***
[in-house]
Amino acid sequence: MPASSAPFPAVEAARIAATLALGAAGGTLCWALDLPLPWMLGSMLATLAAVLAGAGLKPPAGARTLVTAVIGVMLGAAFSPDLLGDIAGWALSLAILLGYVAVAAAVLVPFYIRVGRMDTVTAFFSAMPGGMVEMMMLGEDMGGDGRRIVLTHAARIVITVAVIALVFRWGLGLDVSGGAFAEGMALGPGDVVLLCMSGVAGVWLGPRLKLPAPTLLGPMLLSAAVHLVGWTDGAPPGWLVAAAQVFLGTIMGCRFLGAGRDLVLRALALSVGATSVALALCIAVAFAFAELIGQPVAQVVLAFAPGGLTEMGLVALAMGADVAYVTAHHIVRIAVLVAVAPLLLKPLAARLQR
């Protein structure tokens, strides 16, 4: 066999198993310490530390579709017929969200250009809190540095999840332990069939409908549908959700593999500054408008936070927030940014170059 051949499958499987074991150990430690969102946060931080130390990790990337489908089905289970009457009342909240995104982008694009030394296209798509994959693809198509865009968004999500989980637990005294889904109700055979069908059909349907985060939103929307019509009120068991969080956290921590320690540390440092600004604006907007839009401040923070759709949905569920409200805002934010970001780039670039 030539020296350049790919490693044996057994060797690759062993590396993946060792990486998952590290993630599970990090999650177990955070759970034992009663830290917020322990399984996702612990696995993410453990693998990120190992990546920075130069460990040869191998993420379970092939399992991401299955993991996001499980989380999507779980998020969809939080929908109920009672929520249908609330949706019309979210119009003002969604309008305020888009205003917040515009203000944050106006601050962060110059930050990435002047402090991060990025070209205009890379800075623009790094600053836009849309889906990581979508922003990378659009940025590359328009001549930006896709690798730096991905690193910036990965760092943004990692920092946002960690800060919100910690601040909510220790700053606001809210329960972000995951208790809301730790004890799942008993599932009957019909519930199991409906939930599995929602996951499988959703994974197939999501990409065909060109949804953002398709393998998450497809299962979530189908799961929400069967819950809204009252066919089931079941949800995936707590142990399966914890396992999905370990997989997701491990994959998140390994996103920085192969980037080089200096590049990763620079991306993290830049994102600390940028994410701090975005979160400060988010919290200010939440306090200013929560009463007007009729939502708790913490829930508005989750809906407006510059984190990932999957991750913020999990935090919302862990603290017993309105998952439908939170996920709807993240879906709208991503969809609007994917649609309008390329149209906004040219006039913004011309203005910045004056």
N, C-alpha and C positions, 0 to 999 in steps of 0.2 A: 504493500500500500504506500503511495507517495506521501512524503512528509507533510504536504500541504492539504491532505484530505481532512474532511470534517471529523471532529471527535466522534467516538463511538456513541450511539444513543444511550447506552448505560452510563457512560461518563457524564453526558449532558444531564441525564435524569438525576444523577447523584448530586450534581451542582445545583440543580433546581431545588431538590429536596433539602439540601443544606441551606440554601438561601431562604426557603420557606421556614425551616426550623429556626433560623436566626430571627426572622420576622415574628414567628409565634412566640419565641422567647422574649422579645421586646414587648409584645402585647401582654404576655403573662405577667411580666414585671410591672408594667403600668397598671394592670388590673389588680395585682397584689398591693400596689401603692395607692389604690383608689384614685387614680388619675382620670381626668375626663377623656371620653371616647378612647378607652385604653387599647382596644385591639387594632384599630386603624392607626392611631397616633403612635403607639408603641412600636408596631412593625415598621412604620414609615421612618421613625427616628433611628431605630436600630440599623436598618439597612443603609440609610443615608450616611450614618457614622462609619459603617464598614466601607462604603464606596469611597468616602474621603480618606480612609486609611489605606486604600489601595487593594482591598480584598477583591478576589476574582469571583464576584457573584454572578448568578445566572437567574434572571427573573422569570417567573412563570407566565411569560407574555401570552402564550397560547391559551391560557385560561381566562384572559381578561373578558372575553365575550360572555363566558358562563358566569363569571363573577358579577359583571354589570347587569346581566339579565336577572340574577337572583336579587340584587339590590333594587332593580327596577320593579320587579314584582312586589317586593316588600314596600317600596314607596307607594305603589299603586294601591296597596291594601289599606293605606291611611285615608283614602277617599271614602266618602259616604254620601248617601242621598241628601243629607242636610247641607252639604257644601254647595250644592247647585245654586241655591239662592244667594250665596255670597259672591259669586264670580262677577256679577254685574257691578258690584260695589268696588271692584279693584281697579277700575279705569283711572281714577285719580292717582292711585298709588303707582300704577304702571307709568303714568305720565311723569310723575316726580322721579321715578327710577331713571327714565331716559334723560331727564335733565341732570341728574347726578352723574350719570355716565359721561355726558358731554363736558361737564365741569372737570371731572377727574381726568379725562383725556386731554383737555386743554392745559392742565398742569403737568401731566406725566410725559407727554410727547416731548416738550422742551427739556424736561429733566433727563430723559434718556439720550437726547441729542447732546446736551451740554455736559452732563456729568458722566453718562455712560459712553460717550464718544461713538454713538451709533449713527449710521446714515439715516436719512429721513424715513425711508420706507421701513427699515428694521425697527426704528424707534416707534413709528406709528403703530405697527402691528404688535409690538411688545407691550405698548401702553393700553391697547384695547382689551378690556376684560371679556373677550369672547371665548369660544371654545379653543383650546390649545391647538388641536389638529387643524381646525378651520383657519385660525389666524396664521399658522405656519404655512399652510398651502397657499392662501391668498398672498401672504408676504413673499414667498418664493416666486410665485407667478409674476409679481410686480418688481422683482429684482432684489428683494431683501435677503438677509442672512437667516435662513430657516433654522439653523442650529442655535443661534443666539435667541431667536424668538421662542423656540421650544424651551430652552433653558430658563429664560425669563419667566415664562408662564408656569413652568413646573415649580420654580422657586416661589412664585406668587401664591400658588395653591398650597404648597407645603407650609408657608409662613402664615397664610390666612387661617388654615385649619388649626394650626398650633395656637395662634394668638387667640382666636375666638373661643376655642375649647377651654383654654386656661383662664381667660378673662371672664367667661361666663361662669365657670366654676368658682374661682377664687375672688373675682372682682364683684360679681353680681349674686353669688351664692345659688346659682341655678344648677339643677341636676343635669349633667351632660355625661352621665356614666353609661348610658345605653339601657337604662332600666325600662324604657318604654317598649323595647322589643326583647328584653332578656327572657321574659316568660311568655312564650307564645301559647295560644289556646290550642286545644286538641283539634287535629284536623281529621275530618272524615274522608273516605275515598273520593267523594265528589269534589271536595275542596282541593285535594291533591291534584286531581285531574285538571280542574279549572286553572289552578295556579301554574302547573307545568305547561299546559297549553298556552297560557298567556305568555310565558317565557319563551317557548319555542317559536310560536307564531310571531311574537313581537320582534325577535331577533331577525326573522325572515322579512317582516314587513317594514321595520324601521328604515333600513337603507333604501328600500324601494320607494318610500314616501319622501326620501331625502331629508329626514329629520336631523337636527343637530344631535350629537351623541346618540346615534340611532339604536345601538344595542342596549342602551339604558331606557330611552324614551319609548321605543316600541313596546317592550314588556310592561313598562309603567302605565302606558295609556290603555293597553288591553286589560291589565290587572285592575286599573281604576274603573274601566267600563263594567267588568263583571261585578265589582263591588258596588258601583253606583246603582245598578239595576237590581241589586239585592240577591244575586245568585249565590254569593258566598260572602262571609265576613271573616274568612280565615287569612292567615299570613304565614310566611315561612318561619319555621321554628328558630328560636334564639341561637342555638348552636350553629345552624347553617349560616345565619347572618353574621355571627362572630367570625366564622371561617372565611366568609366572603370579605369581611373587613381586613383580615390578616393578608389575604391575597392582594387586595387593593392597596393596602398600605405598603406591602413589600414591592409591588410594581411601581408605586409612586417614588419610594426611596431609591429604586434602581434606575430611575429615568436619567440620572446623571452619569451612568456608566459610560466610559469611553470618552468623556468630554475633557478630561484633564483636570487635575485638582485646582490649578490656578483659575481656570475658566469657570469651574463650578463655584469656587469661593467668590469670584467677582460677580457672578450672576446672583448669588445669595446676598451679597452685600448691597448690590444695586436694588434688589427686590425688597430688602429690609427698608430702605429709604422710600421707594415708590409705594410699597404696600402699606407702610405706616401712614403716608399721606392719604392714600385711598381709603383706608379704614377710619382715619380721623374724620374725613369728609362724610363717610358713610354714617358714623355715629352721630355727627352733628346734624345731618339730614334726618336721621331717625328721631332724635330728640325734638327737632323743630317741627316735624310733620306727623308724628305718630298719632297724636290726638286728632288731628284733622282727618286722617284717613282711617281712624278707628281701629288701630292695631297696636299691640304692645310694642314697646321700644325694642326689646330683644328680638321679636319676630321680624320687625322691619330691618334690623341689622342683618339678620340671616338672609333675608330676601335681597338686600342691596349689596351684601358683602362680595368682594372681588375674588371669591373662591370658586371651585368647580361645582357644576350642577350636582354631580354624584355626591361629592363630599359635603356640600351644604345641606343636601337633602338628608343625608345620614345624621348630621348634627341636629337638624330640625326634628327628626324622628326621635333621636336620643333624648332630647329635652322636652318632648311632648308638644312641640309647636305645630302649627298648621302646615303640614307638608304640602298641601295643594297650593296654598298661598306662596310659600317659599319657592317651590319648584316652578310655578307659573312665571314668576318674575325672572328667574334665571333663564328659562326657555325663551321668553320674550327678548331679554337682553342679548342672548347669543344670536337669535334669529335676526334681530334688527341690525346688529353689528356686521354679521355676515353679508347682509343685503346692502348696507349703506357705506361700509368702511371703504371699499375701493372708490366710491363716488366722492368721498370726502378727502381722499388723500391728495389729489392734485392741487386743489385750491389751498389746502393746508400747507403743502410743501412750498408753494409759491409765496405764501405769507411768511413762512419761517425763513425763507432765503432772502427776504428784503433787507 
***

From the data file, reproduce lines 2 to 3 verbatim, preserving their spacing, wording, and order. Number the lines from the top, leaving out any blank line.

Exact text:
Amino acid sequence: MPASSAPFPAVEAARIAATLALGAAGGTLCWALDLPLPWMLGSMLATLAAVLAGAGLKPPAGARTLVTAVIGVMLGAAFSPDLLGDIAGWALSLAILLGYVAVAAAVLVPFYIRVGRMDTVTAFFSAMPGGMVEMMMLGEDMGGDGRRIVLTHAARIVITVAVIALVFRWGLGLDVSGGAFAEGMALGPGDVVLLCMSGVAGVWLGPRLKLPAPTLLGPMLLSAAVHLVGWTDGAPPGWLVAAAQVFLGTIMGCRFLGAGRDLVLRALALSVGATSVALALCIAVAFAFAELIGQPVAQVVLAFAPGGLTEMGLVALAMGADVAYVTAHHIVRIAVLVAVAPLLLKPLAARLQR
């Protein structure tokens, strides 16, 4: 066999198993310490530390579709017929969200250009809190540095999840332990069939409908549908959700593999500054408008936070927030940014170059 051949499958499987074991150990430690969102946060931080130390990790990337489908089905289970009457009342909240995104982008694009030394296209798509994959693809198509865009968004999500989980637990005294889904109700055979069908059909349907985060939103929307019509009120068991969080956290921590320690540390440092600004604006907007839009401040923070759709949905569920409200805002934010970001780039670039 030539020296350049790919490693044996057994060797690759062993590396993946060792990486998952590290993630599970990090999650177990955070759970034992009663830290917020322990399984996702612990696995993410453990693998990120190992990546920075130069460990040869191998993420379970092939399992991401299955993991996001499980989380999507779980998020969809939080929908109920009672929520249908609330949706019309979210119009003002969604309008305020888009205003917040515009203000944050106006601050962060110059930050990435002047402090991060990025070209205009890379800075623009790094600053836009849309889906990581979508922003990378659009940025590359328009001549930006896709690798730096991905690193910036990965760092943004990692920092946002960690800060919100910690601040909510220790700053606001809210329960972000995951208790809301730790004890799942008993599932009957019909519930199991409906939930599995929602996951499988959703994974197939999501990409065909060109949804953002398709393998998450497809299962979530189908799961929400069967819950809204009252066919089931079941949800995936707590142990399966914890396992999905370990997989997701491990994959998140390994996103920085192969980037080089200096590049990763620079991306993290830049994102600390940028994410701090975005979160400060988010919290200010939440306090200013929560009463007007009729939502708790913490829930508005989750809906407006510059984190990932999957991750913020999990935090919302862990603290017993309105998952439908939170996920709807993240879906709208991503969809609007994917649609309008390329149209906004040219006039913004011309203005910045004056």